Listening to the school-leaving speeches as parents snap away proudly, everyone feels strong, smart and self-confident. But shortly after school, that’s when it starts to creep in – fear of the future. There are decisions to make, subjects to choose, a year abroad to plan, along with questions like, where should I live? What international internship should I choose? This multitude of options is a source of real panic for many young people.
The Institute for Work and Skills at the University of Duisburg recorded increasing demand for advice among young students back in 2013. And what’s more, the advisors noted that some of those students were looking to the future with exhaustion and worry. And with around 7,800 bachelor’s degree courses out there, that’s hardly surprising.
Petra Holler, former head of the psychosocial advice centre at the Munich Student Union, is noticing a new type of student not seen in previous generations, one who readily complains of pressure to succeed and fear of failure.
To Holler, this generation seems anxious and conformist. These students are not the type to simply unwind and enjoy peace and quiet. Her colleague Wilfried Schumann, head of the psychological advice service for the University of Oldenburg and its student union, observes that changing courses is regarded as catastrophic and that young people prefer to suffer through their original degrees. ‘Students are plagued by the ideal of a linear, super-efficient career path that should become profitable as quickly as possible,’ says Schumann.
Schumann describes this concept of the smooth career path as completely ‘synthetic’ and ‘fictional’. But with everyone driven by this ideal, a desire to stop or switch courses is now seen as a crisis.
That’s why Schumann tells those who change courses that they are in good company – up to one third of students in each discipline change their degree subjects. But what is the psychological root of this growing competitive pressure and fear of failure? There is a new societal climate dominated by fear of decline and an improvement-based mindset that encourages students to strive for career security.
The sociologist Heinz Bude describes a ‘society of fear’, where the fear of decline has become a major social force. He believes that people who fear being left behind don’t allow themselves any detours in life and are tied to improving their CVs. Today’s students, it seems, want to do everything ‘right’, worrying about the right internship, the right semester abroad and the right course choice. As a result, pressure, exhaustion and psychosomatic illnesses are on the rise. As Germany switches to the streamlined bachelor’s curriculum, hope placed in recommendations and the desire for dependency are growing.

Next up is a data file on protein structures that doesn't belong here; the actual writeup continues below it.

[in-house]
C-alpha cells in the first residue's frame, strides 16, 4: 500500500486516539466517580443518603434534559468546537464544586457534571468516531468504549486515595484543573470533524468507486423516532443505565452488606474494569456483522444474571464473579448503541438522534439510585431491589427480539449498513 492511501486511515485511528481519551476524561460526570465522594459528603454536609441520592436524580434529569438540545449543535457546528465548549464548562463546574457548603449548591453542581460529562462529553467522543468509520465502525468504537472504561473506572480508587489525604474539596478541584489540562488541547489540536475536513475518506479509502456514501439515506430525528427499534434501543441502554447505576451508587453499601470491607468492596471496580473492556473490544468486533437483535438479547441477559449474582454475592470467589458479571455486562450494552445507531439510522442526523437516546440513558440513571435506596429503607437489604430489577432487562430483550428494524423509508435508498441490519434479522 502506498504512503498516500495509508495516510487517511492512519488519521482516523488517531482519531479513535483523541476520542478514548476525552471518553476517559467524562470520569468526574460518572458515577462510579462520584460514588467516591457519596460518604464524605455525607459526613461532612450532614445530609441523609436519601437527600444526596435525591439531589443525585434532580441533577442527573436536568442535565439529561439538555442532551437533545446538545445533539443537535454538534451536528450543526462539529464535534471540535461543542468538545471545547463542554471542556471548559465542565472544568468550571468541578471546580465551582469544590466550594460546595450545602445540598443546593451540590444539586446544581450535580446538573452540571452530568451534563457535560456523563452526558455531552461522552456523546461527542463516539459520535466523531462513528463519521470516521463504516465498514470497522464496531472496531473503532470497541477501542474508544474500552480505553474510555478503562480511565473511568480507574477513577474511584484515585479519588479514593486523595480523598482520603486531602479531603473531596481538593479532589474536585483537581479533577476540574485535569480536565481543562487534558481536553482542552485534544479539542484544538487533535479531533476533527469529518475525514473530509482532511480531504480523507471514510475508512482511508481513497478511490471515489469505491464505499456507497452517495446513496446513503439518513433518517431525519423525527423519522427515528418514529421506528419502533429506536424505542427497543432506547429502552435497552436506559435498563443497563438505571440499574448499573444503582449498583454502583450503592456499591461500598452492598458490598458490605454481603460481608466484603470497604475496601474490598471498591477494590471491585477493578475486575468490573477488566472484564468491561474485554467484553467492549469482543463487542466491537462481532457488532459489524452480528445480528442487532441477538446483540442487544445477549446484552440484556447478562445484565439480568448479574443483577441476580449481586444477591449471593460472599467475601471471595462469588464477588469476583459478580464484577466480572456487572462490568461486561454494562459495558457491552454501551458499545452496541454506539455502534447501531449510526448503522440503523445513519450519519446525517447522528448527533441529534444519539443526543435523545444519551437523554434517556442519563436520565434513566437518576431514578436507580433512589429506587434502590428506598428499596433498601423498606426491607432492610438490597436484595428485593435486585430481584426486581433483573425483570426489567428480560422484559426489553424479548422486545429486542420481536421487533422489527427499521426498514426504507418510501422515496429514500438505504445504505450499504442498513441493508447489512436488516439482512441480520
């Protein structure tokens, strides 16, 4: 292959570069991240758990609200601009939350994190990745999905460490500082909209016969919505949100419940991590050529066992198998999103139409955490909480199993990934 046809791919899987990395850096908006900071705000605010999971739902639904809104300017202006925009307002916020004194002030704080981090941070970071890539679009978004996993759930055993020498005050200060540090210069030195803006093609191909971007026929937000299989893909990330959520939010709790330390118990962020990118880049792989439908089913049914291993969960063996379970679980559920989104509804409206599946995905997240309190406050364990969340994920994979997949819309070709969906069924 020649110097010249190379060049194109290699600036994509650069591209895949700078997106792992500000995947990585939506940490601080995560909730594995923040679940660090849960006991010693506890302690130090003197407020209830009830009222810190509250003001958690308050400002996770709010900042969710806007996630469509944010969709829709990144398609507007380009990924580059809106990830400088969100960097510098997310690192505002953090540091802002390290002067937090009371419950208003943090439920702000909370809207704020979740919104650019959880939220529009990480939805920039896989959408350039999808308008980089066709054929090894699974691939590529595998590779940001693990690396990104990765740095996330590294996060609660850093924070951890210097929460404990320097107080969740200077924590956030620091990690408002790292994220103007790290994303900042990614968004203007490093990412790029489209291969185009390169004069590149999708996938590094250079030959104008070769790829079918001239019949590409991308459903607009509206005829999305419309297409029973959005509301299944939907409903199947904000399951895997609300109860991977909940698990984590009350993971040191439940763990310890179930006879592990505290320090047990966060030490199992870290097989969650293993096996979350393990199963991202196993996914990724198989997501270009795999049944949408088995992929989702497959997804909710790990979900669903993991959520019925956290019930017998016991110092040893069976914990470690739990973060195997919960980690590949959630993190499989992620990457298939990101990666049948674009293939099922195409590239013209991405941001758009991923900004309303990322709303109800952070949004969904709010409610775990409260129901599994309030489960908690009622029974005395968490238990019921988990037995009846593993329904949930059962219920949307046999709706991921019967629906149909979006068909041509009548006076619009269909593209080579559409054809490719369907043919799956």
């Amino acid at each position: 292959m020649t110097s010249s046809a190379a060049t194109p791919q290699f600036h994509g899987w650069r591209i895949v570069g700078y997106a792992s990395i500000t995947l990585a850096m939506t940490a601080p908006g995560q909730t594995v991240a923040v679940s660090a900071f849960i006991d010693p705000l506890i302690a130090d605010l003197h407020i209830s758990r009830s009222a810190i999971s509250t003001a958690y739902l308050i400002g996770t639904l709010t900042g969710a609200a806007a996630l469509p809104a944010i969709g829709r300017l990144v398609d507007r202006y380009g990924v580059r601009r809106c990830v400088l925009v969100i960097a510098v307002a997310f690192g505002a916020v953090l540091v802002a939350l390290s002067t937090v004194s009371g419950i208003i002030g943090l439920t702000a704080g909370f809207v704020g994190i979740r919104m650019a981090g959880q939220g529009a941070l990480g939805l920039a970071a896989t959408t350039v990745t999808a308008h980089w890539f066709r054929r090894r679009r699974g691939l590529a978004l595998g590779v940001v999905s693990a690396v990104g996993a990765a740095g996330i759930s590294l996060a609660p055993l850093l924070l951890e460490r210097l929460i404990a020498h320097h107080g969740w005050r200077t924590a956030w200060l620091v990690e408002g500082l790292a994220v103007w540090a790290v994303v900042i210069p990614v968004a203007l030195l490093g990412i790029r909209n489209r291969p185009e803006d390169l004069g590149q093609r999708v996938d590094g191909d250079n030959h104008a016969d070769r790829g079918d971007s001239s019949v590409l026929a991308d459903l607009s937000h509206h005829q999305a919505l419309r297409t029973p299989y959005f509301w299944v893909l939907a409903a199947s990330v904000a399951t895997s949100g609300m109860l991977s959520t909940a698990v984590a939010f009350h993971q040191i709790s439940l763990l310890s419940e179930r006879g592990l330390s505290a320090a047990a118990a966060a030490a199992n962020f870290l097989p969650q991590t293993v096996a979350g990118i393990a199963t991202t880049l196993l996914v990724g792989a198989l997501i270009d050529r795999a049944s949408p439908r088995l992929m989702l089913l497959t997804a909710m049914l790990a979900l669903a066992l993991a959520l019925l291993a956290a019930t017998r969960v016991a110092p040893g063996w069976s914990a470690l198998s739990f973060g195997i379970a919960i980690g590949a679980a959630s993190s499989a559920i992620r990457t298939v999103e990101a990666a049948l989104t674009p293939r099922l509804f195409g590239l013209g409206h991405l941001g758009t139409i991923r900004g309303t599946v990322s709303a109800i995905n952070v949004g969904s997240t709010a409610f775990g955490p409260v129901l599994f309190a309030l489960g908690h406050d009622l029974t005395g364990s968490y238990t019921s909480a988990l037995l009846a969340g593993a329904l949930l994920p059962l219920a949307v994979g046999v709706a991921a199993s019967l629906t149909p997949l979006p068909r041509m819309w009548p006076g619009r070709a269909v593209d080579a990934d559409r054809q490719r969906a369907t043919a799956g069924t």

Yet finding your own way takes time. Missteps and detours are all part of development and individual growth. The experience of doubt, says Petra Holler, is an important experience.
However, that’s not so easy when you’re cycling through endless worries. Wilfried Schumann advises students to train themselves mentally, using techniques borrowed from elite athletes. He uses these techniques to help his students re-evaluate their situations. Rather than viewing a desire to change as failure, he shows students that the decision to change is a bold one. He also reminds them that it’s normal to be unsure about your options, to wonder about your path.
Schumann also recommends that his students stop comparing themselves to others. ‘That’s the fastest route to unhappiness,’ he says. ‘There is always someone who is sharper, smarter or better looking.’
Psychologists know that worries take the upper hand when we think our abilities put us at a disadvantage in new situations. That’s why Wilfried Schumann advises looking at things through the lens of your own abilities, with questions like, ‘Which situations have I already mastered successfully?’. This develops confidence in one’s own abilities.
But how do you combat the fear of a new beginning? Advisors say that the courage to follow your dreams and try new things, a calm demeanour and an acceptance that detours and a lack of direction are a part of life, are all part of the path to happiness.
Berlin university psychologist Hans-Werner Rückert knows that reflection and autonomy can atrophy, but critical thinking is part of growth. This is not something you get from a super-efficient, brief bachelor’s course. In fact, it can be very worthwhile acknowledging that your path is taking longer – and that it’s a good thing. This generation shouldn’t worry so much – they are young and well-educated. All they need to do is live – and enjoy being young.